The Department of Homeland Security (DHS) has asked Mozilla to remove a simple Firefox extension that redirects visitors from one domain name to another. Why? Because the MafiaaFire Redirector (no, the name isn't subtle) makes it easy for Web surfers to bypass the government's domain name seizures. Mozilla, the foundation that oversees Firefox development, has resisted the request.Read more »
A DNS provider that suffered backlash last week after it was wrongly identified as supplying and then dropping DNS service to WikiLeaks has decided to support the secret-spilling site, offering DNS service to two domains distributing WikiLeaks content.Read more »
The domain seizures by the United States authorities in recent days and upcoming legislation that could make similar takeovers even easier in the future, have inspired a group of enthusiasts to come up with a new, decentralized and BitTorrent-powered DNS system. This system will exchange DNS information through peer-to-peer transfers and will work with a new .p2p domain extension.Read more »
Legal Analysis by Corynne McSherry
Over the past few days, the U.S. Justice Department, the Department of Homeland Security and nine U.S. Attorneys’ Offices seized 82 domain names of websites they claim were engaged in the sale and distribution of counterfeit goods and illegal copyrighted works.
"If rightsholders get their way, overseas pirate websites could soon be inaccessible to US users, lose their ability to process US credit cards, and be banned from Google Adwords. The Combating Online Infringement and Counterfeits Act is back this week in the US Senate."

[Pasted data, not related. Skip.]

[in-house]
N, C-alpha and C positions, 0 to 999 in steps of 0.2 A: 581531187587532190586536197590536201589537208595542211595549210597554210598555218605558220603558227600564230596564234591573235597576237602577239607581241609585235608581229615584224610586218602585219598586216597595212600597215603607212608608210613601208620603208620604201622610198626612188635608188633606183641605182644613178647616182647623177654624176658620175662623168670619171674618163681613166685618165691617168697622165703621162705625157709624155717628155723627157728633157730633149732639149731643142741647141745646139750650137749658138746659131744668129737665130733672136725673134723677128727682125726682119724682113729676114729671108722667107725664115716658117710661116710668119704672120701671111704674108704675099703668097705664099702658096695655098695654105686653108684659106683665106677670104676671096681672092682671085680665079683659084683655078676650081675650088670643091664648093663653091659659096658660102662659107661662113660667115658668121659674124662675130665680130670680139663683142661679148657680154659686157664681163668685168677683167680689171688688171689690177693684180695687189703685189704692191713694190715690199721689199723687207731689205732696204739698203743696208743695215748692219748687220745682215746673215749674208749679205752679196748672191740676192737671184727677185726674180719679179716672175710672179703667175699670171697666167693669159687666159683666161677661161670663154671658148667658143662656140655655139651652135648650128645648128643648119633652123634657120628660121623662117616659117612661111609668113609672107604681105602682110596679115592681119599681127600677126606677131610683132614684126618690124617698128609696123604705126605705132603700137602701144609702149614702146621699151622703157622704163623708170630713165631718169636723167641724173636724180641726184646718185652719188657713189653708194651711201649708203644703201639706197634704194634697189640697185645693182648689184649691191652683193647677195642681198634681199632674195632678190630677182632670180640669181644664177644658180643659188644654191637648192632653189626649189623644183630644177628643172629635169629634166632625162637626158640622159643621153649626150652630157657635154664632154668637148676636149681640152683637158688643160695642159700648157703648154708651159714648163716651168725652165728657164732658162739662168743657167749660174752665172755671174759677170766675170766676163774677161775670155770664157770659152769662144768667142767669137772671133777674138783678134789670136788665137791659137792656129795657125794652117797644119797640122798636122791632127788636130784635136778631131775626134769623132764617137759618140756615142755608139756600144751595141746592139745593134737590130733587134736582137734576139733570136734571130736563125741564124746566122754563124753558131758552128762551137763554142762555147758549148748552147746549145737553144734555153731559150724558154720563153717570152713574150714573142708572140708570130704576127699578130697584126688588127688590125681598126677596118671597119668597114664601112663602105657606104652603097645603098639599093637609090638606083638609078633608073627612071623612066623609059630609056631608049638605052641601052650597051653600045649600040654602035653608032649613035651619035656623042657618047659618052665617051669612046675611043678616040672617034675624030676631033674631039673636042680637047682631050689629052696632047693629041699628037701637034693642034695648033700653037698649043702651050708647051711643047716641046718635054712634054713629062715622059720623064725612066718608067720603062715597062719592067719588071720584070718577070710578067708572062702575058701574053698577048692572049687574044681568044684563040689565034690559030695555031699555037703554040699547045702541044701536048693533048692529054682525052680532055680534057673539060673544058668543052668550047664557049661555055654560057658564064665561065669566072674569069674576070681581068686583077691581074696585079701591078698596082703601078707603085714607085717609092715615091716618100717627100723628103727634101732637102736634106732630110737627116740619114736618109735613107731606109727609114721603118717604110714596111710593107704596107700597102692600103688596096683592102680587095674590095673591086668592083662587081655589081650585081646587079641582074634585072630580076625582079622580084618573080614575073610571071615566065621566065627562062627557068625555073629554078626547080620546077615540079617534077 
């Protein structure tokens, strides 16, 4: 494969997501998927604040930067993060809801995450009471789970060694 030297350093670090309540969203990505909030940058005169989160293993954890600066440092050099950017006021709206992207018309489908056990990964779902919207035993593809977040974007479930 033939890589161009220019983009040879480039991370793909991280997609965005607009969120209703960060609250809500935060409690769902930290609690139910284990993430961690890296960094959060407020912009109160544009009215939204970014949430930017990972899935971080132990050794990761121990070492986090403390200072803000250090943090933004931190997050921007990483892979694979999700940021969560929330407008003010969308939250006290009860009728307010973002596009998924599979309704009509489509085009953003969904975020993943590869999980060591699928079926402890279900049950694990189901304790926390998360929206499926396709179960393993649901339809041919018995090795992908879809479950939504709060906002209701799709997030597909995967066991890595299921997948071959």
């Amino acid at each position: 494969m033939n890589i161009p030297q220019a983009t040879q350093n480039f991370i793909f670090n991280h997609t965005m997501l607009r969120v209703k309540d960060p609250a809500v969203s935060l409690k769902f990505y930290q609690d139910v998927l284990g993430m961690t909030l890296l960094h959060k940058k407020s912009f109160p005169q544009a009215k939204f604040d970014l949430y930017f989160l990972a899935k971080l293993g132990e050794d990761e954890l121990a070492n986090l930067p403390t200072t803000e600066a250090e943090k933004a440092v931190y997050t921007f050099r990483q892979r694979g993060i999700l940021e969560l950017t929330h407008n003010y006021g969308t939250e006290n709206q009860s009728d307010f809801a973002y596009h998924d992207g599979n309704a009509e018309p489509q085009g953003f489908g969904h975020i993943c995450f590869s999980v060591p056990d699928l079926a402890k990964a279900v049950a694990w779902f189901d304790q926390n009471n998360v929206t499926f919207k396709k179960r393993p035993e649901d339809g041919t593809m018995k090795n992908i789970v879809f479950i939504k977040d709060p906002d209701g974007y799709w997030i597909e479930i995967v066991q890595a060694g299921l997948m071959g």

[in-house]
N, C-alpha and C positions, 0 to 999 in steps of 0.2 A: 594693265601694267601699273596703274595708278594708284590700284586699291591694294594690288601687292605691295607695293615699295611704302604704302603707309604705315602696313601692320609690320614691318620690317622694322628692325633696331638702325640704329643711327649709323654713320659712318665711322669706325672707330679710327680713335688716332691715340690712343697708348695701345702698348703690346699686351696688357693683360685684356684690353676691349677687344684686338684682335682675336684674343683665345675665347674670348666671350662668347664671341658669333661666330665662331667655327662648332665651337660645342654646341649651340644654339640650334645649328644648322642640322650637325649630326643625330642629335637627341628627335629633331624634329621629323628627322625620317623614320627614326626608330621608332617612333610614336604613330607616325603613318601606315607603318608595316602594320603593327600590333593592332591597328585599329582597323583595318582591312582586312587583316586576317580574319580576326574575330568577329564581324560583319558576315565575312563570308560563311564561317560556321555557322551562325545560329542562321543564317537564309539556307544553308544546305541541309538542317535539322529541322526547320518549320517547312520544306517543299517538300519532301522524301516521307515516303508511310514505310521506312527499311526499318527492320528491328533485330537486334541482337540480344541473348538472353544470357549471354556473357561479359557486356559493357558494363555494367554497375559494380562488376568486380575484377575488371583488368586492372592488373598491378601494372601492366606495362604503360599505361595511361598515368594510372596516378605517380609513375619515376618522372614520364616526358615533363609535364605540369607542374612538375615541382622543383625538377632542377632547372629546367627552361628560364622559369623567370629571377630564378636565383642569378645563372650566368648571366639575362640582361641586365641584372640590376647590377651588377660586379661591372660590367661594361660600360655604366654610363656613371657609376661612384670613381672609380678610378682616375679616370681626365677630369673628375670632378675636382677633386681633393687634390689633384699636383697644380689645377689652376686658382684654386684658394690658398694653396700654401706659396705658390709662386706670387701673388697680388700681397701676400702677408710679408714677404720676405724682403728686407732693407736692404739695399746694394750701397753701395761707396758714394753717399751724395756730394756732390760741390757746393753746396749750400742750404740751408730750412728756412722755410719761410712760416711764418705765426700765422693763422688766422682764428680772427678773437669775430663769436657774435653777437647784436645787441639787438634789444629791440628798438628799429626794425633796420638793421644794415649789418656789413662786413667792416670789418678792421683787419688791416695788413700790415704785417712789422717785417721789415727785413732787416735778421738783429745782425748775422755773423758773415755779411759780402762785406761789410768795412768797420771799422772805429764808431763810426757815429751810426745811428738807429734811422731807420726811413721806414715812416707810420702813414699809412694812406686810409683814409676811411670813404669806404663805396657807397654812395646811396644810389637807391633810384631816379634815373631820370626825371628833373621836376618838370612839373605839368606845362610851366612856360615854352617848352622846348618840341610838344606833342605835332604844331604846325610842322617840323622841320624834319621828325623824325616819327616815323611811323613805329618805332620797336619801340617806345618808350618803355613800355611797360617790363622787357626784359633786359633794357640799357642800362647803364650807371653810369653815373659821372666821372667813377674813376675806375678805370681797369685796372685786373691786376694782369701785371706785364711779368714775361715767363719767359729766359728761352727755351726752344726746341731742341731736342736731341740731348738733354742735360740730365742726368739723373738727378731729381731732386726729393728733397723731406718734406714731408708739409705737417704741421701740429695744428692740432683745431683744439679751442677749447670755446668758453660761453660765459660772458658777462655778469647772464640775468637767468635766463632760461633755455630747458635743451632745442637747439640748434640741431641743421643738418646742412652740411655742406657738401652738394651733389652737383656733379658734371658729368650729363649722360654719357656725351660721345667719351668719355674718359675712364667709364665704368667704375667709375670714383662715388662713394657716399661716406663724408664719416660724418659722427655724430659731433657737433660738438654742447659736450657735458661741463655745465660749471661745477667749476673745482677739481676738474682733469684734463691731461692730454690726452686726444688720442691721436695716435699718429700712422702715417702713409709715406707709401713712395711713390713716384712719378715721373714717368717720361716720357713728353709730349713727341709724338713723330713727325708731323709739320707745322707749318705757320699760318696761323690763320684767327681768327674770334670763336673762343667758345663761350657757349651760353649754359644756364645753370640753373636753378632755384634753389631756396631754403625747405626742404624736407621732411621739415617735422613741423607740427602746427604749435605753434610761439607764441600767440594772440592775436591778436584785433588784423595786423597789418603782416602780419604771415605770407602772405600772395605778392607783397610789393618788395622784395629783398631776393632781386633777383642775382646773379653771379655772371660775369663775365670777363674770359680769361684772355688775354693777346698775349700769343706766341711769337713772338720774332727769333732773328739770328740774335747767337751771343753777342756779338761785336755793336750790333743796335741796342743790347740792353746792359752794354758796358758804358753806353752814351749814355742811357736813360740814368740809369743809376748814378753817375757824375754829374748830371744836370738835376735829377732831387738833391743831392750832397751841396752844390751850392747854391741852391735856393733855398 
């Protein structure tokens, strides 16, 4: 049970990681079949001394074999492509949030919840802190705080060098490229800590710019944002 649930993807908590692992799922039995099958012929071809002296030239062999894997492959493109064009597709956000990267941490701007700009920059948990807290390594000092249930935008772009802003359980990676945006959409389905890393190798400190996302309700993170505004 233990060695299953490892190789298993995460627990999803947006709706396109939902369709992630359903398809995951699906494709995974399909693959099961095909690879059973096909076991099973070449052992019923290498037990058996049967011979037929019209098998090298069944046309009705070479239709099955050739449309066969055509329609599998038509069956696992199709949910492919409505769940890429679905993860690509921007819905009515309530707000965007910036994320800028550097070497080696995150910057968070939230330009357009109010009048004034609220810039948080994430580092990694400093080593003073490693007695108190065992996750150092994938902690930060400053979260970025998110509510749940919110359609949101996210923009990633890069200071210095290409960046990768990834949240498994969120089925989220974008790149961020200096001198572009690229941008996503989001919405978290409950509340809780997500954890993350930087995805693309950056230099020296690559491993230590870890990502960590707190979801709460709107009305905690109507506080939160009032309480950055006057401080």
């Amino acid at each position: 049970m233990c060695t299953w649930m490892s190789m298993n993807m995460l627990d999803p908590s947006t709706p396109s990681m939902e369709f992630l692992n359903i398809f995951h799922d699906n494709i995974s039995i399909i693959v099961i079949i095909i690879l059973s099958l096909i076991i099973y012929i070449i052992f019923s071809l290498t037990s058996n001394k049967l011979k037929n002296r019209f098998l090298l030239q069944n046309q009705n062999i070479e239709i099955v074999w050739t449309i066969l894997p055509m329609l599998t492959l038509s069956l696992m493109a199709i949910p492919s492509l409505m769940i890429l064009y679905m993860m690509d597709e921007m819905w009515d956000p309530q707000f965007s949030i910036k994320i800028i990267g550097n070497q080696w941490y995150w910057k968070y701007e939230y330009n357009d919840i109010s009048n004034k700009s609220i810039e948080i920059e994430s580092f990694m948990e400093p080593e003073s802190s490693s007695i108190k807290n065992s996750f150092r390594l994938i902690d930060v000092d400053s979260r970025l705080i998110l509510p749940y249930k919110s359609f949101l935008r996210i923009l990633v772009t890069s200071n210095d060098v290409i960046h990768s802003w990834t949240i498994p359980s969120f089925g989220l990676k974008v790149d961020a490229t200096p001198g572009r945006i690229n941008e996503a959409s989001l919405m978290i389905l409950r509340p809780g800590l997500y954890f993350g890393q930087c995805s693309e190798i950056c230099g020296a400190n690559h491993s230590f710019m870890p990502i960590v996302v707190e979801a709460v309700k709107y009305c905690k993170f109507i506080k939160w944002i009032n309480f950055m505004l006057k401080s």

This part is particularly ominous:
"A service provider, as that term is defined in section 512(k)(1) of title 17, United States Code, or other operator of a domain name system server shall take reasonable steps that will prevent a domain name from resolving to that domain name's Internet protocol address."Read more »
In September, digital rights advocates and Internet engineers helped to delay the Combatting Online Infringement and Counterfeits Act (COICA), a terrible bill that would have allowed the Attorney General to censor the Internet in the name of copyright enforcement. Now that the November elections are over, COICA is back on the Senate Judiciary Committee schedule for markup this Thursday and could pass out of committee during the "lame duck" session of Congress.Read more »
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